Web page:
The Panama Pacific International Exposition (PPIE) of 1915 had 80,000 exhibition booths spread over 3,731,500 square feet--the equivalent of 85 acres or 64 football fields. In 1911 during the planning stages of the Exposition Dr. Frederick James Volney Skiff was hired as director-in-chief of domestic and foreign participation, the same year the exposition began accepting exhibitor applications. Skiff developed an exposition taxonomy organizing the exhibition halls and the exhibitions within them according to perceived patron interest. A team of exhibition division chiefs was assembled between 1912 and 1914, who would go on to create 11 main exhibition departments, 56 exhibition categories, and 800 exhibition subclasses. To advertise the exhibition space, brochure advertisements were mailed to industry, trade, and scientific organizations enticing them to purchase an exhibition space that included police and fire protection but more importantly would allow them to showcase their goods and wares to an international audience...remember this is before the internet!
The same year the PPIE opened also marked the infancy of the implementation of building codes in America. This is reflected in the regulations established by the Exposition regarding booth construction. Exhibitors were expected to erect booths in the fair grounds that conformed to the exposition-defined standards. These standards included proscribed heights for display cases, table tops, cornices, and railings, among others. Even signage had to be “moderate in size and neat design.” Behavior within the confines of each respective booth was also regulated--eating was off limits, promotional materials like brochures had to be approved by the chief of that exhibition department, and goods could only be ordered and not directly sold from each booth.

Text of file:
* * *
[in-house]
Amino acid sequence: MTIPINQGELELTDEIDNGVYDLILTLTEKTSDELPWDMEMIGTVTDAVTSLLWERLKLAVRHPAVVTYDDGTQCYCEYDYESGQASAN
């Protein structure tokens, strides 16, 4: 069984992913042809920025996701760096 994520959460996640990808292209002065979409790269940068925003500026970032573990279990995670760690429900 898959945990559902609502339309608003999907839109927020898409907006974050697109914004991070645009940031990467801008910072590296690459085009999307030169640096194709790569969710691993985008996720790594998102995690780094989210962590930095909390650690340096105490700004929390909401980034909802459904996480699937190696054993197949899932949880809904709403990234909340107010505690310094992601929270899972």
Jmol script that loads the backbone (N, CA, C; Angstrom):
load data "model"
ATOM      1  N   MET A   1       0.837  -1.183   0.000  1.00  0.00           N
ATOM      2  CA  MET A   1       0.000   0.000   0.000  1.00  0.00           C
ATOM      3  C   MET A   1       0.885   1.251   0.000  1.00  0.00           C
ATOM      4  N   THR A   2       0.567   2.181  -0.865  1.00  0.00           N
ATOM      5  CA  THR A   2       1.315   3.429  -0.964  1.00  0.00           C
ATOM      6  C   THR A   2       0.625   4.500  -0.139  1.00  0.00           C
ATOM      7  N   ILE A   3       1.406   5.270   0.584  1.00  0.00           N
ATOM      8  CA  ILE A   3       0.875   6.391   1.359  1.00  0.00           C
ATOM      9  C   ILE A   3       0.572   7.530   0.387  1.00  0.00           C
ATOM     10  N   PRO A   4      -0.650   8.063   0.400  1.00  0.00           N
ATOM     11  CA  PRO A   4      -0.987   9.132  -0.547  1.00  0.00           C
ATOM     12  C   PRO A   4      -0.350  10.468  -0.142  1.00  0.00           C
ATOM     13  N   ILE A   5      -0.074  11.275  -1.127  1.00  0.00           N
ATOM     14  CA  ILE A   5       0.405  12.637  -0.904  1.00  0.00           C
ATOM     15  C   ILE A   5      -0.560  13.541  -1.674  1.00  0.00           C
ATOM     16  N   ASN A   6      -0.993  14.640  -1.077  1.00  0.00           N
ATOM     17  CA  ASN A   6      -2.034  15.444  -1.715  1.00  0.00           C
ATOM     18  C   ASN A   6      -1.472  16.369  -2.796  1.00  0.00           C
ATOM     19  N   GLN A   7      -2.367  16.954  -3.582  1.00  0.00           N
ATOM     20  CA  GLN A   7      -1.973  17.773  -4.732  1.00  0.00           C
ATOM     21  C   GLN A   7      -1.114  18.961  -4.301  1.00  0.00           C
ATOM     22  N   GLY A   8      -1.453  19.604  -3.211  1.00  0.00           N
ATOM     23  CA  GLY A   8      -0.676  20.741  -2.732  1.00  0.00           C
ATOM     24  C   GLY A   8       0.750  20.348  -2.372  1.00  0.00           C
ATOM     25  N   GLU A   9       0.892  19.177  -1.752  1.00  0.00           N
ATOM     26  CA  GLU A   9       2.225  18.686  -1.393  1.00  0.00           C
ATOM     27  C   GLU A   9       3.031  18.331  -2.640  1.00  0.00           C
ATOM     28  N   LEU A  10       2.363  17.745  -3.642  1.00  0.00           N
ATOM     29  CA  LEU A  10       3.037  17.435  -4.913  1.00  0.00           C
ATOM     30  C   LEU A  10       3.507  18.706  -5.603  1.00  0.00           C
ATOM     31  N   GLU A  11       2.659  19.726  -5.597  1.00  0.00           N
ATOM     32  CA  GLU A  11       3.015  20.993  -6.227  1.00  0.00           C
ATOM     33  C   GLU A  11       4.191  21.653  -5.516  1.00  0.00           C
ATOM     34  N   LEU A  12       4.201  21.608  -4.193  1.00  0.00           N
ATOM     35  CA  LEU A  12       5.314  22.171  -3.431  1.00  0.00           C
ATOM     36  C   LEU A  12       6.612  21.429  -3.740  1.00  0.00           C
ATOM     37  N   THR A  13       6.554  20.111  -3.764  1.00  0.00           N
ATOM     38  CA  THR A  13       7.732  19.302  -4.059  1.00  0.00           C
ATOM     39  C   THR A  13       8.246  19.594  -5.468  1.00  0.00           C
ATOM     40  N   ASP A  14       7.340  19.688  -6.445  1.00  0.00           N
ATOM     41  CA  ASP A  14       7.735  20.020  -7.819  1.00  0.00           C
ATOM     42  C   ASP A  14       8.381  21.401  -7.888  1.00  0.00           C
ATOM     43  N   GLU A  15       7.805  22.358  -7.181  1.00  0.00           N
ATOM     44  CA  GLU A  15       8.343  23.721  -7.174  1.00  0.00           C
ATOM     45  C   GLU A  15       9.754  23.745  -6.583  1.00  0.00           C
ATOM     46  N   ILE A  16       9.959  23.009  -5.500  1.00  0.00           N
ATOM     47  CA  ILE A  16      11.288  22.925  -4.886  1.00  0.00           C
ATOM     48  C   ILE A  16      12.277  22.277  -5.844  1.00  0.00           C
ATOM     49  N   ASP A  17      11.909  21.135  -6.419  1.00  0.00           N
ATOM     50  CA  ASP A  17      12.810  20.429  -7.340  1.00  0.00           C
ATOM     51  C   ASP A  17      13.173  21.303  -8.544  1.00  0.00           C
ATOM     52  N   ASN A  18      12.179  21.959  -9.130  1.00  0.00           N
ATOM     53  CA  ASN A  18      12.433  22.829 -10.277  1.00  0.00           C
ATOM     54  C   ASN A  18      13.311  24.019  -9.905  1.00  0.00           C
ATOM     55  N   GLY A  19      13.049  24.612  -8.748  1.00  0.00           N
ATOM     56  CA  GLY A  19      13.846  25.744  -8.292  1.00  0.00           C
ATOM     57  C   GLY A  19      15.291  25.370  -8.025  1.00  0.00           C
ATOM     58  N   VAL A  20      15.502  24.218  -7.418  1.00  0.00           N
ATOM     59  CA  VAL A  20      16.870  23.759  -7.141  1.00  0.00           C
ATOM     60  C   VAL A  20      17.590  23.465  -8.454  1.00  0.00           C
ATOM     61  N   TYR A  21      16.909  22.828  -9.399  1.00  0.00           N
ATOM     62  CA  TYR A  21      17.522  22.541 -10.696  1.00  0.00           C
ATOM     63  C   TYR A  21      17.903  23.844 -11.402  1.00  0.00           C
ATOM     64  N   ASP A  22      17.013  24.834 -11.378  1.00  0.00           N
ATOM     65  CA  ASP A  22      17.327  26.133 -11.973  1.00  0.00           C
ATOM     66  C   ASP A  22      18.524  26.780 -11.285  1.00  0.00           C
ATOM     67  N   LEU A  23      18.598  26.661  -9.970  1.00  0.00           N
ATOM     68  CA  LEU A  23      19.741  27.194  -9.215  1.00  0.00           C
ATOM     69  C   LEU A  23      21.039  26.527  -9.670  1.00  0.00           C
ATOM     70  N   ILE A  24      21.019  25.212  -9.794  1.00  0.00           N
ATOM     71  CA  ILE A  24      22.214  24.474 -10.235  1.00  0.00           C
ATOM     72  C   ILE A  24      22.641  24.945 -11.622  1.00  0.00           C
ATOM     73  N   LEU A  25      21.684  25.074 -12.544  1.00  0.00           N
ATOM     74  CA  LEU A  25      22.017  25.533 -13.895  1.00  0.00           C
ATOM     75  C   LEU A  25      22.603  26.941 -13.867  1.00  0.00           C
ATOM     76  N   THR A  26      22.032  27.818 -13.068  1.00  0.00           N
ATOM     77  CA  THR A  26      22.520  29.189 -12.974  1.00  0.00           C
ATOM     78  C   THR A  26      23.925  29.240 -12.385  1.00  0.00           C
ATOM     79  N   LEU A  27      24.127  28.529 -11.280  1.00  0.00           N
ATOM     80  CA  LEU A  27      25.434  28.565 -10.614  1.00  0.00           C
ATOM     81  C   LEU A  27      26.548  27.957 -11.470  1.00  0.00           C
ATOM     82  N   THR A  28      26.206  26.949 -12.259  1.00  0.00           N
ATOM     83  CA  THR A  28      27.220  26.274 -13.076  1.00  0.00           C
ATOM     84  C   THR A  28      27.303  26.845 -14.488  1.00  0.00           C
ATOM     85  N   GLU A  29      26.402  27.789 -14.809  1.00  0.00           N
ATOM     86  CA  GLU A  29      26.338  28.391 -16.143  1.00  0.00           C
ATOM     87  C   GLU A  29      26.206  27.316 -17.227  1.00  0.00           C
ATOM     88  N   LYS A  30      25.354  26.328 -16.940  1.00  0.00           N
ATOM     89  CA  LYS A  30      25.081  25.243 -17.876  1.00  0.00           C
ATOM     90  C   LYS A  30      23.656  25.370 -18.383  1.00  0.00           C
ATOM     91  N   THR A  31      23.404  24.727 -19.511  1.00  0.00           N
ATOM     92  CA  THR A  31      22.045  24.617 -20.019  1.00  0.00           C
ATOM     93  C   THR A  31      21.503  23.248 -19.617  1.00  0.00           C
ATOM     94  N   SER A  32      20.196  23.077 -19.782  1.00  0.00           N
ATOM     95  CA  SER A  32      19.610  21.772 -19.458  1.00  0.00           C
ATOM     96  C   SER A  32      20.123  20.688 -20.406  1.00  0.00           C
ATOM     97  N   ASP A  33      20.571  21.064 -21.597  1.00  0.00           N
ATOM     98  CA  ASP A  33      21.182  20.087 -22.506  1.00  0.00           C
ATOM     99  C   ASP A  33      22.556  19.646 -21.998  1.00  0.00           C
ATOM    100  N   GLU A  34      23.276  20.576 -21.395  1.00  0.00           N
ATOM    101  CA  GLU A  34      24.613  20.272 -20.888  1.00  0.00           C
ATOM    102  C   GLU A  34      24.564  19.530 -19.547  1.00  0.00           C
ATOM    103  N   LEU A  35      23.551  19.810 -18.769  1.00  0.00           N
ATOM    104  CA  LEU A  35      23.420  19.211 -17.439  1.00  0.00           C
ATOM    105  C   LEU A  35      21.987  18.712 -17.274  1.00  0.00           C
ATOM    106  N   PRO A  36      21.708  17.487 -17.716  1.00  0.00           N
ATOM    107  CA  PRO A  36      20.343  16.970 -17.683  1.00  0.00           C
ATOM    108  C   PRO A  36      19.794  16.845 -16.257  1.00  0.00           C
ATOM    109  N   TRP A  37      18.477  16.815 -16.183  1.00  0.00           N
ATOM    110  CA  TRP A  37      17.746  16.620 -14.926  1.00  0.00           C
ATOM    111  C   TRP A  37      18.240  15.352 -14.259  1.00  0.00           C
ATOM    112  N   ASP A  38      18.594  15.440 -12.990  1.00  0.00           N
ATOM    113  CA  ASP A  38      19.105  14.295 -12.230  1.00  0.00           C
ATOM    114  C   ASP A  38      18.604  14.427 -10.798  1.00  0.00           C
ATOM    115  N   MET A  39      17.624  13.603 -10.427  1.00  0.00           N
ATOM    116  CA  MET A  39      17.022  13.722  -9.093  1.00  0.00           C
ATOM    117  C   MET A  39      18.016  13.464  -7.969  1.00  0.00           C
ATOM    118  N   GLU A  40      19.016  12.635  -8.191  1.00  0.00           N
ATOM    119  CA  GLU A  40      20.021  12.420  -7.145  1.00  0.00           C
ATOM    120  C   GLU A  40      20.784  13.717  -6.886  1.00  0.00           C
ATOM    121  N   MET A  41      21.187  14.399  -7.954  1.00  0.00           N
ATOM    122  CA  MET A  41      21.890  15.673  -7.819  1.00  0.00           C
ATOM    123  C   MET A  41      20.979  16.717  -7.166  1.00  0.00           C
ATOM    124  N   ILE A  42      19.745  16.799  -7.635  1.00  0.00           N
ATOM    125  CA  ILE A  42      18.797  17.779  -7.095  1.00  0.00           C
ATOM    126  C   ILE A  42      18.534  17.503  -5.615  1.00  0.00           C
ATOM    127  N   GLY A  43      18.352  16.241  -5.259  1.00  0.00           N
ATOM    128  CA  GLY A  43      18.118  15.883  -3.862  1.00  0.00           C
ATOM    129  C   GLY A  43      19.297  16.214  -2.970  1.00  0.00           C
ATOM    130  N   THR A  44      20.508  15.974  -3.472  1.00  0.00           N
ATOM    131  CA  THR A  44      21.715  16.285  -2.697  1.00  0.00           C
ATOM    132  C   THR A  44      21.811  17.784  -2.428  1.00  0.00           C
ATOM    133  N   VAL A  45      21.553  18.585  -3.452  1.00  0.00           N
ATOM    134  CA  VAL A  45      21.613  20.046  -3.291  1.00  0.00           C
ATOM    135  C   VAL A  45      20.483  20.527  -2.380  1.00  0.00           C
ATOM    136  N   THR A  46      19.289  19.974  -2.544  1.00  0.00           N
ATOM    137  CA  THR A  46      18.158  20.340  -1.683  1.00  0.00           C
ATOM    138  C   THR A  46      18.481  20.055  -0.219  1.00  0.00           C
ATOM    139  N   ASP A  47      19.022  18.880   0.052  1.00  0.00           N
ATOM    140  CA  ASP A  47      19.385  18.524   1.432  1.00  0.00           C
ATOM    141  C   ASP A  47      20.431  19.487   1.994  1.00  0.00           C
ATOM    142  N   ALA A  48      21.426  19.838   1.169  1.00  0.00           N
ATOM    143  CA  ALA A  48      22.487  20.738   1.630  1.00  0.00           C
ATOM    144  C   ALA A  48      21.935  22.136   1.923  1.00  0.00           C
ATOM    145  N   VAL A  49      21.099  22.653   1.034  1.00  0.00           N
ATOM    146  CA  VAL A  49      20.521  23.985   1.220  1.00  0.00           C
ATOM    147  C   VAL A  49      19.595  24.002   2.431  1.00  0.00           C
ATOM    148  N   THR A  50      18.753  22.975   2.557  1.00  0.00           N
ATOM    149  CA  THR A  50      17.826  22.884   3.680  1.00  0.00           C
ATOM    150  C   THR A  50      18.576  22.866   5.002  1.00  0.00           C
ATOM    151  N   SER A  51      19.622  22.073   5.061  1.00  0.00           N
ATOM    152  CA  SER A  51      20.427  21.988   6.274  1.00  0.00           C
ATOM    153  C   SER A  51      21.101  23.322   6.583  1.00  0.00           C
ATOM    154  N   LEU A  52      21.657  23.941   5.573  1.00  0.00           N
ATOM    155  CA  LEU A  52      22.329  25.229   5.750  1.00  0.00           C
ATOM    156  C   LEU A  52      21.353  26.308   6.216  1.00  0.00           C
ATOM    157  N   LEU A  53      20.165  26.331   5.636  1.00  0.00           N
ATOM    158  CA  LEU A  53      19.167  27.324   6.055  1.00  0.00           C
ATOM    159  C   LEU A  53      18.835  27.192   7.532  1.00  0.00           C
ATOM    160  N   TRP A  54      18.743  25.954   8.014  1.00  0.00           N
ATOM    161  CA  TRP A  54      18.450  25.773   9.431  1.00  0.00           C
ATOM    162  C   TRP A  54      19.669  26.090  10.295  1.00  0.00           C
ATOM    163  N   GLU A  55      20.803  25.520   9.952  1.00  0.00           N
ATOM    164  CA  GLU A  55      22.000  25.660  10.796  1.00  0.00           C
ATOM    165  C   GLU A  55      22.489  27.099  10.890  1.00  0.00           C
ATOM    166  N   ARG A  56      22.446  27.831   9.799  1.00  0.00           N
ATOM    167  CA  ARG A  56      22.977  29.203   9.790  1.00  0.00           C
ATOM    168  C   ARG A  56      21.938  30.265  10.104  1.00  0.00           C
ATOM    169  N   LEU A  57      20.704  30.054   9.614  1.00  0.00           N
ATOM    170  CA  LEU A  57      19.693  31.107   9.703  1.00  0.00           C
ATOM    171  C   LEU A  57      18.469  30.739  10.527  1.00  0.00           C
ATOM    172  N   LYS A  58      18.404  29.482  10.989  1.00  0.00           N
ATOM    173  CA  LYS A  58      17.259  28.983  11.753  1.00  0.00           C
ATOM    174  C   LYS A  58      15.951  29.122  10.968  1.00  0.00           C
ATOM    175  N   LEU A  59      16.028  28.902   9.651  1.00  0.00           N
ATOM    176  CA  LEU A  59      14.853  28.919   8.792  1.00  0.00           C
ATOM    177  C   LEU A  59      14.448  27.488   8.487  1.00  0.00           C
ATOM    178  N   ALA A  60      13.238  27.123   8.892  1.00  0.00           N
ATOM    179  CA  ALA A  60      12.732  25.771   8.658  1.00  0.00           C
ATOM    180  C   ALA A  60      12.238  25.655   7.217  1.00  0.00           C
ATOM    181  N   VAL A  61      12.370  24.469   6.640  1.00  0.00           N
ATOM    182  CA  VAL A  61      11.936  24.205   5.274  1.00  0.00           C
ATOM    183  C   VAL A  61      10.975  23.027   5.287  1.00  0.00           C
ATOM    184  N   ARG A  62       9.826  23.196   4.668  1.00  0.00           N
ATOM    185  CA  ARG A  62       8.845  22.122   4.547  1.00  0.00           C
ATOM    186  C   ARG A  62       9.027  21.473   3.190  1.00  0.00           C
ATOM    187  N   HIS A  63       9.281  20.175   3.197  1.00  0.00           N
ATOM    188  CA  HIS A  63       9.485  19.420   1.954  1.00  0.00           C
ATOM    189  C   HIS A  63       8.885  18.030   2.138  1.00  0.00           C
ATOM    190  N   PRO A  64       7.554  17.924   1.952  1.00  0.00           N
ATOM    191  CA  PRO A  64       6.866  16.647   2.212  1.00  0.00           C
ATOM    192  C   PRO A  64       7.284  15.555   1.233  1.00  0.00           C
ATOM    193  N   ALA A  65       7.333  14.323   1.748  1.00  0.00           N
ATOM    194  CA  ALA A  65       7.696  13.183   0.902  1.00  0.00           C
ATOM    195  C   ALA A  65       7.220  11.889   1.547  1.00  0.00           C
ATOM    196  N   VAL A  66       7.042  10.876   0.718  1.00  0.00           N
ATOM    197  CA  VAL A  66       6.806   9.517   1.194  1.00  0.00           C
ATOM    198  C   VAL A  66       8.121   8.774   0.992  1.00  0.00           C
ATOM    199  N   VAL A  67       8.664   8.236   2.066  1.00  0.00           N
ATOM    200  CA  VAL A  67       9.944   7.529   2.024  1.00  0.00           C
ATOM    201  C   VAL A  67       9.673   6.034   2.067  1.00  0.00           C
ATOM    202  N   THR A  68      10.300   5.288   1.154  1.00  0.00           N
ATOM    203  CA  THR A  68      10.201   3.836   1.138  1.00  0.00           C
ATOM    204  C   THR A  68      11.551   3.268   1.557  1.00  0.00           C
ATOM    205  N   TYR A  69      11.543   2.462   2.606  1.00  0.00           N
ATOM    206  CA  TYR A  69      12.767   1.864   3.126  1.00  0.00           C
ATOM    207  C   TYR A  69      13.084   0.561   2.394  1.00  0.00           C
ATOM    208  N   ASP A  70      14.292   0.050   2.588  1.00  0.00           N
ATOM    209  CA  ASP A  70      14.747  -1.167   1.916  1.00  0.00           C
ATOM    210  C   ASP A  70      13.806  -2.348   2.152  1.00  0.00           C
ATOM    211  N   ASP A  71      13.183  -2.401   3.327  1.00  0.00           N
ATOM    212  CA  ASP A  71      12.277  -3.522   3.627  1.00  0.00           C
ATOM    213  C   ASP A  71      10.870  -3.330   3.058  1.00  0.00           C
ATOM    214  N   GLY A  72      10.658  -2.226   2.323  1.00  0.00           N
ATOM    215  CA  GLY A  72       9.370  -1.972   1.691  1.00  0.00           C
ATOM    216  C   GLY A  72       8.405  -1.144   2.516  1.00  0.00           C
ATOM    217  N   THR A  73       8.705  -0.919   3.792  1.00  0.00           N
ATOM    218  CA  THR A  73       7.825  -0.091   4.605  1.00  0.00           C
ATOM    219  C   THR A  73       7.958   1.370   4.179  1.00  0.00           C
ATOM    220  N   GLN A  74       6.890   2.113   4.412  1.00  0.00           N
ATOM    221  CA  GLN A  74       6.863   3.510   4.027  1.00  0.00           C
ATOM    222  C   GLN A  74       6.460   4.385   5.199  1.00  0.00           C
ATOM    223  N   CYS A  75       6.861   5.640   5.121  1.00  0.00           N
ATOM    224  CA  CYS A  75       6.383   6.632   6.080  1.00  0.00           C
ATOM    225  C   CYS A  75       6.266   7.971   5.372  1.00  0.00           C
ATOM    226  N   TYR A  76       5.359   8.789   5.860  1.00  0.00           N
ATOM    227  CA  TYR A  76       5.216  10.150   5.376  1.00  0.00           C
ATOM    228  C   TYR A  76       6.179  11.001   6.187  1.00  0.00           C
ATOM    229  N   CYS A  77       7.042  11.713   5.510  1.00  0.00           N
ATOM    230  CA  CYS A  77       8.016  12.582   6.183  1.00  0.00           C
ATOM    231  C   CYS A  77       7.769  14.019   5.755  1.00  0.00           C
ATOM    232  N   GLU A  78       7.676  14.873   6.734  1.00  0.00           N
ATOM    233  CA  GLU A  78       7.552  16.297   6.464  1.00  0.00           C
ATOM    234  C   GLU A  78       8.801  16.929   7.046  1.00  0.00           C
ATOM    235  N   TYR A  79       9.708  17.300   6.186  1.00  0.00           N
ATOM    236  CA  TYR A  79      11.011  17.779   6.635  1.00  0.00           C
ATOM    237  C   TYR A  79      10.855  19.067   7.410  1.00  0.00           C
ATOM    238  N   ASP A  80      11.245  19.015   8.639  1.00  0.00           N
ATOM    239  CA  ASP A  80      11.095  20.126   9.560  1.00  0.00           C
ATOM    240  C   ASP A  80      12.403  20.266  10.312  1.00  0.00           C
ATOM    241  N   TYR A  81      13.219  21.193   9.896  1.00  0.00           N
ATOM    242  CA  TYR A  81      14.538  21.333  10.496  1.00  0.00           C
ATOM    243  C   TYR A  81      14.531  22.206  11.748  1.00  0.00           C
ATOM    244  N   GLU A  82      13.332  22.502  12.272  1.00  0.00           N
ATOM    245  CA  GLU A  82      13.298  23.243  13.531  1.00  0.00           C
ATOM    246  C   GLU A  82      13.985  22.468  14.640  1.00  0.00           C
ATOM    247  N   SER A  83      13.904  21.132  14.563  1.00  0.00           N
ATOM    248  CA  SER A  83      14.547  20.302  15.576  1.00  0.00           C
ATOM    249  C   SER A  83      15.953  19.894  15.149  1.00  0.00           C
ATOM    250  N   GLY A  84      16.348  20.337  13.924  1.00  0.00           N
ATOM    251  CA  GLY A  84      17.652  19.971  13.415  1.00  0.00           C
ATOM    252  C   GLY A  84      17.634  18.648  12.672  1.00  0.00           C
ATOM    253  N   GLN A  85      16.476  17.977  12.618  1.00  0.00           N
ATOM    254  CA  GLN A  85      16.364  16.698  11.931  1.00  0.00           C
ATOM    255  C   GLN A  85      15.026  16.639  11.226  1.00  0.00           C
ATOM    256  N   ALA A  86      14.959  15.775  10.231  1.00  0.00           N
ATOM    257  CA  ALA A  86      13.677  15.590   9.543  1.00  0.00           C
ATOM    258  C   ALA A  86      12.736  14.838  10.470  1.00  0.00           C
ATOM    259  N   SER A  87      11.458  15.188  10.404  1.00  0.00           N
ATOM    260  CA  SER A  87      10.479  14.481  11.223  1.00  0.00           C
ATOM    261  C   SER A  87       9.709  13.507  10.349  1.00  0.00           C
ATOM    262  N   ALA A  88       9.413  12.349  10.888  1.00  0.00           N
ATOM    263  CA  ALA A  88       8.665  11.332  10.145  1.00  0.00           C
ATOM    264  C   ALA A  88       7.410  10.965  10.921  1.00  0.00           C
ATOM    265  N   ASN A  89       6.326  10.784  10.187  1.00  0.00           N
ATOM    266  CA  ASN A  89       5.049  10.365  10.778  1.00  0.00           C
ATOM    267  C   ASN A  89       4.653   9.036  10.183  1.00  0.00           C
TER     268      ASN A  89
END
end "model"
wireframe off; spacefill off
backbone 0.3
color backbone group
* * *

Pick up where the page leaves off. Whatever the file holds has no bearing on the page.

The drawings of PPIE booths in our collection would have either been located in the Palace of Manufactures (housing “more refined goods”) or the Palace of Varied Industries. To see more of the PPIE booths and buildings as well as material from the Golden Gate International Exposition, another world’s fair held in the San Francisco Bay Area 24 years later, come see the Exceptional Expositions exhibition in the Environmental Design Library on view from September 8th to December 16th, 2015.